Facing South said this about who we are:

  • Number of Americans who live within three miles of a coal-fired power plant, which coal-plants-wastetypically stores toxic coal ash waste in unlined pits that aren’t currently subject to federal oversight: 6 million
  • Their average per capita income: $18,400, average per capita income for U.S. residents overall: $21,587
  • Percent of people living within three miles of a coal plant who are people of color: 39
  • Number of the nation’s 378 coal-fired power plants that received an “F” in a 2012 report because they’re responsible for a disproportionate amount of pollution in low-income and minority communities: 75
  • Average per capita income of the 4 million people who live within three miles of those failing coal plants: $17,500, percent who are people of color: 53
  • Average per-capita income of people living within three miles of Duke Energy’s Dan
    photo from Catawba Riverkeeper
    photo from Catawba Riverkeeper

    Plant near Eden, N.C., where a Feb. 2 coal ash spill has contaminated the waterway  for 80 miles downstream: $15,772

  • Percent of the residents of Danville, Va., a community downstream of the spill that draws its drinking water from the Dan, who are people of color: 53.3
  • Risk of cancer for people living within a mile of unlined coal ash pits: 1 in 50
  • Number of times that exceeds what the Environmental Protection Agency considers an acceptable risk: 2,000
  • Number of times more likely it is for someone living near a coal ash pit to develop cancer than someone who smokes a pack of cigarettes per day: 9

Coal plant communities didn’t choose to be the dumping ground for America’s dirtiest energy source.

The renewable energy revolution and putting the brakes on climate change won’t be led by industry and government alone.

We’ve had enough. And we’re making it a B.F.D.

 

 

 

How to tell time like a man

The flack over L.A. Clippers owner Donald Sterling’s racist comments is well-deserved. While the players, fans, media, and public chew the NBA team owner up, Sterling is guilty of much more than being an anti-Semitic racist.

Sterling is also a bastion of sexism. He tells his girlfriend ((he’s had several according to news reports)  that he can, “find a girl who will do what I want” if she won’t. Add the condescending tone he uses in the recording making the rounds, and it is clear that women are disposable goods to him.

Sterling is making headline news with his hate-filled views, but sexism is still all too prevalent in our world, in both blatant and subtle ways. This ad appears in the May issue of the Georgia EMC magazine:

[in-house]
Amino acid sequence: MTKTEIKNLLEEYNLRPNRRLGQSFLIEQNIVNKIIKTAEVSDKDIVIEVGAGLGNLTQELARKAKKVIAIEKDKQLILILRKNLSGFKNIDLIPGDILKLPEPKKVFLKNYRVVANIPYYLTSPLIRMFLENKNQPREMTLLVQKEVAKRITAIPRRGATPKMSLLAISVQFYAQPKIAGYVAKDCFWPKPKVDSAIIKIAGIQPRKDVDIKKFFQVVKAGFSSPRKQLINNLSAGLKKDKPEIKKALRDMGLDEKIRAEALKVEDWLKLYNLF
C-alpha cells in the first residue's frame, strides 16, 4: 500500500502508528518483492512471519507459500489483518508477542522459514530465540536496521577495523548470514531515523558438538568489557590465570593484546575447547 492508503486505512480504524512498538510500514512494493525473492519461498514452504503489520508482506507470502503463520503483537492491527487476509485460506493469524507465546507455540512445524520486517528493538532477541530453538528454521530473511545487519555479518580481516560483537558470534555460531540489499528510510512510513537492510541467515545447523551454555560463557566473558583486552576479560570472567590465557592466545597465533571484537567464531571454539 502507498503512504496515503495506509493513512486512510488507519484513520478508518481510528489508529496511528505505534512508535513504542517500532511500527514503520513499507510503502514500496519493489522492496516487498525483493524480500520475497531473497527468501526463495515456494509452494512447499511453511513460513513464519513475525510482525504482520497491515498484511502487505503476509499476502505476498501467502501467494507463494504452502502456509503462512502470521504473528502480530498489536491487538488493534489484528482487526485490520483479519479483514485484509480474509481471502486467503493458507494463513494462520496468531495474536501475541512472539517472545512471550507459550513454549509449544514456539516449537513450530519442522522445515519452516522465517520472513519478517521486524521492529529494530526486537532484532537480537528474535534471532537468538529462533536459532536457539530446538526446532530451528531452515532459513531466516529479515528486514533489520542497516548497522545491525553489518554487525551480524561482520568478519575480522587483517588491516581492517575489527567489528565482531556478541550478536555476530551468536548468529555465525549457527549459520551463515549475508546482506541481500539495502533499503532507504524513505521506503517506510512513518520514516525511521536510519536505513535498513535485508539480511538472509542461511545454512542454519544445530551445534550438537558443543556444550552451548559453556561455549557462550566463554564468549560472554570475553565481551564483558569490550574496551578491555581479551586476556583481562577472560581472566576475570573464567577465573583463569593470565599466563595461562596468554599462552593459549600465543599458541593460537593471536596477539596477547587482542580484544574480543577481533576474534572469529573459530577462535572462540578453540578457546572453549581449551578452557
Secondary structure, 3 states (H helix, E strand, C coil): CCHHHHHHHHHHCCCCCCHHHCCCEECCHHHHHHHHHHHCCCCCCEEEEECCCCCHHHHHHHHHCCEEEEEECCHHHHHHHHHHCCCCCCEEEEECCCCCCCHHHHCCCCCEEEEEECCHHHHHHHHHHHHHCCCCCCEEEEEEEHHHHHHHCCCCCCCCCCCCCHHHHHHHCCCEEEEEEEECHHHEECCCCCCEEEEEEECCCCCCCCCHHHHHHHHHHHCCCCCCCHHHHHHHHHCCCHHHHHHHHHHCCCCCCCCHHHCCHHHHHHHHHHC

men's watchWritten in the first person, the ad copy includes,”This watch doesn’t do dainty. And neither do I. Call me old-fashioned, but I want my boots to be leather, my tires to be tread monsters, and my steak thick and rare. Inspiration for a man’s watch should come from things like fast cars, firefighters, and power tools.”

I checked the Stauer site and fortunately they have watches designed for women complete with flowers on the watch face. None of the watches include digital choices. Is this code for “digital isn’t for women, just manly men?”

 

The flowery women’s watches didn’t include a description of what a woman who owns one of their fine timepieces might eat or drive. I’m guessing Stauer’s target market is women who drive hybrid cars to luncheons, where they fuss over tiny tea sandwiches and petit fours. Then they check their watches so they can get home and have dinner ready for Ward, Wally, and the Beav.

 

 

 

 

It isn’t about honoring heritage. The war is over. Really.

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Georgia has issued a new car tag featuring the Confederate flag, with $10 dollars of the $80 fee going to the Sons of Confederate Veterans, who will use the revenue for “educational activities” and preservation efforts.

What century is this Georgia?

January 30, 2014

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You can watch the shouting matching here or read about it. And by the way, we don’t get paid what we’re worth and we ought to be.

that-39-s-right-but-where-39-s-my-dinner

 

 

 

 

 

 

 

 

 

 

 

 

 

This piece from The Weekly Sift, The Distress of the Privileged, is worth a read too (It’s long but will be time well spent).

UGA and Emory journalism professor Rebecca Burns has a keen piece in Politico on why Tuesday’s snow was such a disaster. Burn’s points here also hold true for the multitude of problems that will occur when the Braves move to Cobb County (add heat and humidity to the picture then).

Jay Bookman  writes about Georgia’s bare bones budgeting, and what it means for our state.

A year’s worth of happiness

The Friday Photo
January 24, 2014

20140123-222816.jpg
I don’t keep a diary or journal. As 2012 was winding down a friend suggested collecting the high points throughout the course of the year, writing them down, and keeping them in a container. At the end of the year it could serve as a reminder of happy moments that were worth writing down. This is what my 2013 container looked like.

On January 3rd I recorded my first contribution for 2014: New Year’s Day with Brenda, Diana, Maia, and Karrie (close in my heart).